Nebraska is the crossroads of East meets West and North meets South. It offers a diversity of habitat as a grassland stronghold and a forested landscape, too.
Nebraska contains more acres of wetlands than any surrounding state. These wetlands are very diverse and dynamic and include marshes, lakes, river and stream backwaters, oxbows, wet meadows, fens, forested swamps, and seeps. All wetlands provide important benefits to wildlife, attracting different species at different times of year, while also supporting people, improving water quality and minimizing flooding.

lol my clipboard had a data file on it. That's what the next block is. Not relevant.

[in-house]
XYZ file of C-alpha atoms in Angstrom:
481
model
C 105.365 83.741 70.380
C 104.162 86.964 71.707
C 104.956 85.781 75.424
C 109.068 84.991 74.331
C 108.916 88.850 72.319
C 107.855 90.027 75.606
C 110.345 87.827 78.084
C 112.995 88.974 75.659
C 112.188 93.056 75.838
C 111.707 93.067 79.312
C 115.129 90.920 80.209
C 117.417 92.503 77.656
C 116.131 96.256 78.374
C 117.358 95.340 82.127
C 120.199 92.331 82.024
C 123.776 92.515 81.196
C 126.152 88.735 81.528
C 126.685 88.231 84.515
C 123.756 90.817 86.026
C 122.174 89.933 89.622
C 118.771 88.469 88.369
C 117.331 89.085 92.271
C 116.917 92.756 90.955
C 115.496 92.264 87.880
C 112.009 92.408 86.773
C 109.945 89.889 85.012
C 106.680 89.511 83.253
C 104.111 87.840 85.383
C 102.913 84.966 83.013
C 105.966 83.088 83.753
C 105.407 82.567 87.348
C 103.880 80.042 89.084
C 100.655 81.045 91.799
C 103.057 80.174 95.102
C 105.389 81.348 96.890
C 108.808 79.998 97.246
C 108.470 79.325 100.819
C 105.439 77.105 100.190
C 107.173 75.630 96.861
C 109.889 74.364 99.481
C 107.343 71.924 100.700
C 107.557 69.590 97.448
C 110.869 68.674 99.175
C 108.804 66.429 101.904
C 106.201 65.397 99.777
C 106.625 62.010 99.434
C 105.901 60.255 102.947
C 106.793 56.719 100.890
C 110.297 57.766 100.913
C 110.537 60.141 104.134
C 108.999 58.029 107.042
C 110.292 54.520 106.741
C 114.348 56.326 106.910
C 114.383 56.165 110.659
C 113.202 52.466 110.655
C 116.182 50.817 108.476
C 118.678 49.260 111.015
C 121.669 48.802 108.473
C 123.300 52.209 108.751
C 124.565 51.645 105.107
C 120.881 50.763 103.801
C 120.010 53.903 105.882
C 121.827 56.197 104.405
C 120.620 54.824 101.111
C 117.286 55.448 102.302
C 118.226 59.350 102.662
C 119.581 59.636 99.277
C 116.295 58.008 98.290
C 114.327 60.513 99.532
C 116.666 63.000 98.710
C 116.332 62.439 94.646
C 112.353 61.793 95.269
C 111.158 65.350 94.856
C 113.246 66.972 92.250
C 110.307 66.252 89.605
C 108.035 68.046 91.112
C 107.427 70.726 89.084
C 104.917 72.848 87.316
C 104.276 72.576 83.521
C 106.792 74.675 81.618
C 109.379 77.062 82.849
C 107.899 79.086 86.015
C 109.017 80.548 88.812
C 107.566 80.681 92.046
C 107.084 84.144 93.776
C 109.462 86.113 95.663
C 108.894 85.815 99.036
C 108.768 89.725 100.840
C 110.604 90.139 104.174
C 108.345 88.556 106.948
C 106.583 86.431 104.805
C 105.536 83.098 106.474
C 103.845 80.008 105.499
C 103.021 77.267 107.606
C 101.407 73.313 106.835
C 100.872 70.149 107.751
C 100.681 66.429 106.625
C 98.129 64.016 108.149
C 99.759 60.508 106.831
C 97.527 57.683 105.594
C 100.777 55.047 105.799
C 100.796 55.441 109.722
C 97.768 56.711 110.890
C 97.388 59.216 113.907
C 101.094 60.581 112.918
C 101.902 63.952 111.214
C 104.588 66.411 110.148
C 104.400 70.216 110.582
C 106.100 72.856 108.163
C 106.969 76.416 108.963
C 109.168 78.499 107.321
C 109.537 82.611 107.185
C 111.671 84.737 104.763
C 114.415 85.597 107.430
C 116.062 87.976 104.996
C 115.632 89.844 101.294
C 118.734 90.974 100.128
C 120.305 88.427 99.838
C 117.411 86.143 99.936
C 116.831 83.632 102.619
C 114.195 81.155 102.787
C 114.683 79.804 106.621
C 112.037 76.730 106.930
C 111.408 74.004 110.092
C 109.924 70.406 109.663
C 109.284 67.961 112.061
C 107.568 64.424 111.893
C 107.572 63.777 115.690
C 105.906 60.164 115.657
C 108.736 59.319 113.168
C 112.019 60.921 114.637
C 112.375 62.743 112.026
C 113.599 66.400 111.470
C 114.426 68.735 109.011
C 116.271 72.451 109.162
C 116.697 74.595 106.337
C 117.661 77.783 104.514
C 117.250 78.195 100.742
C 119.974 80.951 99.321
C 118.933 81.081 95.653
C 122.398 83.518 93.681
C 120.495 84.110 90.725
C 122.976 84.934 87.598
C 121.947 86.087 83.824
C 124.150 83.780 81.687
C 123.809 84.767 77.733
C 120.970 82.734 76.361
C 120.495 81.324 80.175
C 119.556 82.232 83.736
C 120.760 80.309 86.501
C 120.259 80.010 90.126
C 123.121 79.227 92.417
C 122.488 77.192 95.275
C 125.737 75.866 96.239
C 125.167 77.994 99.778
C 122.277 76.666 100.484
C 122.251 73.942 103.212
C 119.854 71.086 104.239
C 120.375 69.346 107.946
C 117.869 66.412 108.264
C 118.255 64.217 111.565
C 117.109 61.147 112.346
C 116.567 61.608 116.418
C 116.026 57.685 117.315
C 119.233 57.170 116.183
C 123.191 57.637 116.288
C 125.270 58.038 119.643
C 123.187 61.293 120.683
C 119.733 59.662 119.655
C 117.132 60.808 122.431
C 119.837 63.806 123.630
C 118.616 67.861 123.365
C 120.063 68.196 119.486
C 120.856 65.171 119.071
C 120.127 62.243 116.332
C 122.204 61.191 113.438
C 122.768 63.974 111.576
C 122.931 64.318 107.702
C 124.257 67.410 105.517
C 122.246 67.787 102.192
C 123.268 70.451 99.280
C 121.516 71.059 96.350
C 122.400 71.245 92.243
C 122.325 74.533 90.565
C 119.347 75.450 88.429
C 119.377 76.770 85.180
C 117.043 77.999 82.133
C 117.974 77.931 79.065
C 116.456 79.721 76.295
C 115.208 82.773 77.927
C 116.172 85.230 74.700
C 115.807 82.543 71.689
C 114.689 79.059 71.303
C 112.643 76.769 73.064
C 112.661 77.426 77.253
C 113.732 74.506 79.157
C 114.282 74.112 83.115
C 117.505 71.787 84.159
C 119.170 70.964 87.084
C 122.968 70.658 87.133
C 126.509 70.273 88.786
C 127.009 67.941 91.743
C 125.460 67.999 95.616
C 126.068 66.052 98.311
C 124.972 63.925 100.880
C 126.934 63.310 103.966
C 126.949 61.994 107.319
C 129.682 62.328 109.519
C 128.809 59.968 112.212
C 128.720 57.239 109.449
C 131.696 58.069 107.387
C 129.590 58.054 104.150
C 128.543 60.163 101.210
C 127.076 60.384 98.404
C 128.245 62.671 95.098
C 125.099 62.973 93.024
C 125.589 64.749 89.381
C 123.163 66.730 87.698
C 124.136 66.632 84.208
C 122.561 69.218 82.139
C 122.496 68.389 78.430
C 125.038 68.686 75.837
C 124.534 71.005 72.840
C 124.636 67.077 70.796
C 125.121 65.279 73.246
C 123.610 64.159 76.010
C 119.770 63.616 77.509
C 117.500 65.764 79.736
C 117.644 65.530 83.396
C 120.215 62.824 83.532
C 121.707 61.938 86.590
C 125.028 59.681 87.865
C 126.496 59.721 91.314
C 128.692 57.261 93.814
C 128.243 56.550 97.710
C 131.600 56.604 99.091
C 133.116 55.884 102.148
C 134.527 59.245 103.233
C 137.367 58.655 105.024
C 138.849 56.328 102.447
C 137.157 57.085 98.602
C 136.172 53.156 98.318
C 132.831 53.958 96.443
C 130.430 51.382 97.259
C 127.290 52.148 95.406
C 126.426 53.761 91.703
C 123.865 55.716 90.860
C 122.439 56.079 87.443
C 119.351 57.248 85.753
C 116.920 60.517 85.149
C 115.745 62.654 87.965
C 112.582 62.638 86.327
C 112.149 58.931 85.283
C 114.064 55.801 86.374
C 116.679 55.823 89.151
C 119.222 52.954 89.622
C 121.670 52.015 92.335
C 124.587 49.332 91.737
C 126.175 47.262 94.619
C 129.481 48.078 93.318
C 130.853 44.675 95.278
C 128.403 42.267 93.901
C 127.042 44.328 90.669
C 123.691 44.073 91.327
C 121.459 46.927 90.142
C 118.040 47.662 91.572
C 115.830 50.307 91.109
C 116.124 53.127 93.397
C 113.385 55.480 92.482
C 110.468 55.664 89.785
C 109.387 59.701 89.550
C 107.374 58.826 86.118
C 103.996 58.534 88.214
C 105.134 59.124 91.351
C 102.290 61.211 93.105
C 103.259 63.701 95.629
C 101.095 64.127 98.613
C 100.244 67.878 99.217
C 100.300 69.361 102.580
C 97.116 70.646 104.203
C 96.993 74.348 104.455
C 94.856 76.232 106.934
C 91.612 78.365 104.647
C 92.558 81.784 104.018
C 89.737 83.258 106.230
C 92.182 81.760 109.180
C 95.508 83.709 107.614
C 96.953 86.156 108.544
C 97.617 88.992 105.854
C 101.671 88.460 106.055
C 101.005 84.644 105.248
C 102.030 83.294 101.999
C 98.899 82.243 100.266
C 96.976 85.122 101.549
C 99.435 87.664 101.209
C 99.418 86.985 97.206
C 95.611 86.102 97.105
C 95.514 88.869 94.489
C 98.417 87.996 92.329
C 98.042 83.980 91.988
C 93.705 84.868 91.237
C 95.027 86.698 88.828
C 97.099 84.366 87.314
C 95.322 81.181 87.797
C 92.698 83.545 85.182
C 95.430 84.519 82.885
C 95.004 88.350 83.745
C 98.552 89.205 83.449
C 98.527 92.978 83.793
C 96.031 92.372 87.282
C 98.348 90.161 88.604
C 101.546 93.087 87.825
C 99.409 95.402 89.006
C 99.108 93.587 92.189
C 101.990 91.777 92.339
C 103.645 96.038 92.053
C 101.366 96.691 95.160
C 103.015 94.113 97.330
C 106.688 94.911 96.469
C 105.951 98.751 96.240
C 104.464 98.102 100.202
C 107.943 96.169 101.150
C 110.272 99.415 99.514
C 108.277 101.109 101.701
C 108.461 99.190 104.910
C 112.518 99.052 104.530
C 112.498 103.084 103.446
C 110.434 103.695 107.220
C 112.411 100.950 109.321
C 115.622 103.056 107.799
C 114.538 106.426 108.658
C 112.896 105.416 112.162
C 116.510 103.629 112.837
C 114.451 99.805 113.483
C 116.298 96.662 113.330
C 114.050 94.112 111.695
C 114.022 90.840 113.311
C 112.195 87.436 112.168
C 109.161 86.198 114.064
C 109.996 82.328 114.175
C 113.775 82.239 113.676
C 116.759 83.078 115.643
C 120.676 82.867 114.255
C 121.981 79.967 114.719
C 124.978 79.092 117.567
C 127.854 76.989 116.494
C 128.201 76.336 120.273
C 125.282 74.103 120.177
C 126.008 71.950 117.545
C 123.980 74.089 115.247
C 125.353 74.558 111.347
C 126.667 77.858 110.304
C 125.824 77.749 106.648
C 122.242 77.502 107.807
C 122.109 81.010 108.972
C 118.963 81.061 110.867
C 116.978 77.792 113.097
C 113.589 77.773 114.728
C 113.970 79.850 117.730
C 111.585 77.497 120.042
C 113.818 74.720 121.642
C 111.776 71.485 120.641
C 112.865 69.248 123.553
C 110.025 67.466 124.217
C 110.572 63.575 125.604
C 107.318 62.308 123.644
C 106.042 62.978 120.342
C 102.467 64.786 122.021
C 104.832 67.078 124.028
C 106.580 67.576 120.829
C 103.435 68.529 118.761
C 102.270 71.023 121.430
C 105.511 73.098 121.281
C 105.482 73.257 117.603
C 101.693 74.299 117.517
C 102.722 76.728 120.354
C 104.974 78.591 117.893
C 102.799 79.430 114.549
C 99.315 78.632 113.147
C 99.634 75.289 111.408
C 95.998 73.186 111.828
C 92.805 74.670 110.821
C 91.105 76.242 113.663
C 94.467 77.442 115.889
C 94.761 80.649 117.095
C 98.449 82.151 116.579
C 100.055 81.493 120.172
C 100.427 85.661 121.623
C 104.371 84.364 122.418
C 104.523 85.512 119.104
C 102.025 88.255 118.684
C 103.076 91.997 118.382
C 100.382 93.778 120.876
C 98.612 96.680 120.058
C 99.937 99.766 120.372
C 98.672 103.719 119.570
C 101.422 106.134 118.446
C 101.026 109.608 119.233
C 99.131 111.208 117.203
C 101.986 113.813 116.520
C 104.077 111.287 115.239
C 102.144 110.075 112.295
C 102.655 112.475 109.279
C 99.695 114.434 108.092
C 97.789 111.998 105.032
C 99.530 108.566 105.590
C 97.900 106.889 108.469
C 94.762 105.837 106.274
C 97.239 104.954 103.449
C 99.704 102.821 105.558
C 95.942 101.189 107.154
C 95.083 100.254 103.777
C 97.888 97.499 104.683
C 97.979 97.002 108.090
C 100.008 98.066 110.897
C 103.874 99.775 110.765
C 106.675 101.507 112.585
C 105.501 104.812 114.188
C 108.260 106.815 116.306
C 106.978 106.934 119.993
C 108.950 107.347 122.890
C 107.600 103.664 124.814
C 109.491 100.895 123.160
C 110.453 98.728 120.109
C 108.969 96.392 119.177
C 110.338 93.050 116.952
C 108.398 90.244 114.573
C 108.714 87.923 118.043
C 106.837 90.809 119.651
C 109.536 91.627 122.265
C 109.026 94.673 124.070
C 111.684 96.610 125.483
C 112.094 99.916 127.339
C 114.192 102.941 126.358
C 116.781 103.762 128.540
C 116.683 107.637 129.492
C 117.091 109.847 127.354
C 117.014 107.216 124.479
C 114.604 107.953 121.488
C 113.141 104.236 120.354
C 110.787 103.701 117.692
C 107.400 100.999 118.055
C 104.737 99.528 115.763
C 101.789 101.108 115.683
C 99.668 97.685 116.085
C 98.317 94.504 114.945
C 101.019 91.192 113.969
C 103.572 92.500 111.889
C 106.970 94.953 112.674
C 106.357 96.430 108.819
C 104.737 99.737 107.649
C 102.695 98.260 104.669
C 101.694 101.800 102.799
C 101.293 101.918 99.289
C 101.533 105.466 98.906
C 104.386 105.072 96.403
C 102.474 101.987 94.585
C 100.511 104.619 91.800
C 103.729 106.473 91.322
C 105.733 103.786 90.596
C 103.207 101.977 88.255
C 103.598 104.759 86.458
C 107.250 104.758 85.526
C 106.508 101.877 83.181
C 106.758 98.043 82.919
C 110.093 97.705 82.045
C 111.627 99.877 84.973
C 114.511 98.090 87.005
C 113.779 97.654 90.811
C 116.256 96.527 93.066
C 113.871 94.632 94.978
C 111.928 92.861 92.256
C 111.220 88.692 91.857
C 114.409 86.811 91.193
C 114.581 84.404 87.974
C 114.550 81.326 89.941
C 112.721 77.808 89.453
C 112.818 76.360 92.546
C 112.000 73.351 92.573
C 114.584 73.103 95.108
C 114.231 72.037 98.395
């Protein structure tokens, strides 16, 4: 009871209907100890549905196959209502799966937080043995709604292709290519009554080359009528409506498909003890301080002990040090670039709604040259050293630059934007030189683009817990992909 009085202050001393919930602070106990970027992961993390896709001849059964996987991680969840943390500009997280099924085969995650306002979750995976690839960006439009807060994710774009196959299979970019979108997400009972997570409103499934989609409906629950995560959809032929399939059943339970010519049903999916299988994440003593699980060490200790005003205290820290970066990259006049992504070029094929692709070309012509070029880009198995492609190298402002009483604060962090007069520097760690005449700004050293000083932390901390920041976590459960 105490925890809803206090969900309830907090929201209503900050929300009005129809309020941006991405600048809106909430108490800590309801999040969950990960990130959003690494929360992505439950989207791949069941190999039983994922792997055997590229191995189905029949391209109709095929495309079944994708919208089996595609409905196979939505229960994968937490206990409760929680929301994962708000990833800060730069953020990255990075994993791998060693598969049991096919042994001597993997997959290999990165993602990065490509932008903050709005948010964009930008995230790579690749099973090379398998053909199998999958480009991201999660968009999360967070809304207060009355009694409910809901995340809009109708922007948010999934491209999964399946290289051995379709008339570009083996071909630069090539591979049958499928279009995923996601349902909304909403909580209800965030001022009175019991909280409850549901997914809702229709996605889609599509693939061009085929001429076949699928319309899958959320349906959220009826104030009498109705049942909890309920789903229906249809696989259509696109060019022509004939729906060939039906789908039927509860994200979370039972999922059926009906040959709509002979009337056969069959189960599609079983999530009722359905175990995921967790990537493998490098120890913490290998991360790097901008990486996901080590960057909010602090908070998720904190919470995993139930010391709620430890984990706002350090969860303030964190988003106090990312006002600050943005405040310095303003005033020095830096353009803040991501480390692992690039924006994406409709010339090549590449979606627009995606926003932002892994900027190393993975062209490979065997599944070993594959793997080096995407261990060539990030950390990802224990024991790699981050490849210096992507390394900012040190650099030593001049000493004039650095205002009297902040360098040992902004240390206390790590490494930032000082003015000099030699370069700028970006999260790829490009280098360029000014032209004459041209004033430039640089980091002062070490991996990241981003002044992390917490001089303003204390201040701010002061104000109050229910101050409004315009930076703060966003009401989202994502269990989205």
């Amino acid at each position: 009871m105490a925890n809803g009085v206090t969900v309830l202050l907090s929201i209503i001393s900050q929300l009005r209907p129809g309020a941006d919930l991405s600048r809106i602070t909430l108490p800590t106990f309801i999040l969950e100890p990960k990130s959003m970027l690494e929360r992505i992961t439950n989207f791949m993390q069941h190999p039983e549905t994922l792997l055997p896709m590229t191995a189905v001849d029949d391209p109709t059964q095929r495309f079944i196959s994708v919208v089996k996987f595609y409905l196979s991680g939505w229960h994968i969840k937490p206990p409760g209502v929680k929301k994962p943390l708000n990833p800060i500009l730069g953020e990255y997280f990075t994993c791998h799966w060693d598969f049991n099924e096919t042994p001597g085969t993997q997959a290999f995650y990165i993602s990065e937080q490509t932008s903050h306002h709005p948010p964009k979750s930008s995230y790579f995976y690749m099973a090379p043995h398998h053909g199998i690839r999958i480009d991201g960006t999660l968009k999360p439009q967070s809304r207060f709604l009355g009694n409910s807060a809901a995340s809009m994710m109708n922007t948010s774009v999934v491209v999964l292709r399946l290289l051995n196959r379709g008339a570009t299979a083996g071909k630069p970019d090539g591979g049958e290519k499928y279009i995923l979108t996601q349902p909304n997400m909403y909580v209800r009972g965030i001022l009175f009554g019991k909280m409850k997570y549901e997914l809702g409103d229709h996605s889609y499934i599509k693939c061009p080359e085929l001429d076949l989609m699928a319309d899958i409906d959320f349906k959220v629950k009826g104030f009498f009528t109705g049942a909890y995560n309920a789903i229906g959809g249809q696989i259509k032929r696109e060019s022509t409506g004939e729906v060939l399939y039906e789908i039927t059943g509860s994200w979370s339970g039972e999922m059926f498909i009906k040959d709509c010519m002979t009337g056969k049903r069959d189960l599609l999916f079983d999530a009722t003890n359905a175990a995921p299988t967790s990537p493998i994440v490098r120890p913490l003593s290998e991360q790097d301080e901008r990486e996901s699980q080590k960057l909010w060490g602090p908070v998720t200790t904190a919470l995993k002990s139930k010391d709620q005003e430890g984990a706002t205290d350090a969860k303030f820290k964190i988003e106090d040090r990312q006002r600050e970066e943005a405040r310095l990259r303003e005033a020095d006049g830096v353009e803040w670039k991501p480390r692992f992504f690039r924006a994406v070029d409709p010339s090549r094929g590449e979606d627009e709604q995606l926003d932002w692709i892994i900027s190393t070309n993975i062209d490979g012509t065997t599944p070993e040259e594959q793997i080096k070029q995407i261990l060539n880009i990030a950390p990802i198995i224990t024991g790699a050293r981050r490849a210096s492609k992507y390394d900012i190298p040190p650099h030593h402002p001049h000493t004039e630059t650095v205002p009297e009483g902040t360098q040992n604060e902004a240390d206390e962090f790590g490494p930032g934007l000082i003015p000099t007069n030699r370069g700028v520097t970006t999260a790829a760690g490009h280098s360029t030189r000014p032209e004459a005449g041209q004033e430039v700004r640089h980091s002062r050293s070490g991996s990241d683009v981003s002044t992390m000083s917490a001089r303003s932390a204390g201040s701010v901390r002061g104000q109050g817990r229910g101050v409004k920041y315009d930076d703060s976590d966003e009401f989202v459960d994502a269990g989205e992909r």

Rivers and streams
Rivers and streams are crucial to Nebraska and its residents. They provide habitat to numerous plant, fish and wildlife species, including many that are endangered or protected, and they diversify the state’s economy. They also contribute to the quality of life for people who choose to fish, canoe, kayak or just contemplate the beauty of nature from one of these waterways.
Nebraska is comprised by four types of grassland spaces: tall-grass, short-grass, mixed-grass and sandhills prairies. These distinct ecological regions support a variety of wildlife.
Nebraska’s eastern edge, segments of the north central, and the northwest corner are know for their woodlands, which support a variety of wildlife and provide recreation opportunities for people statewide.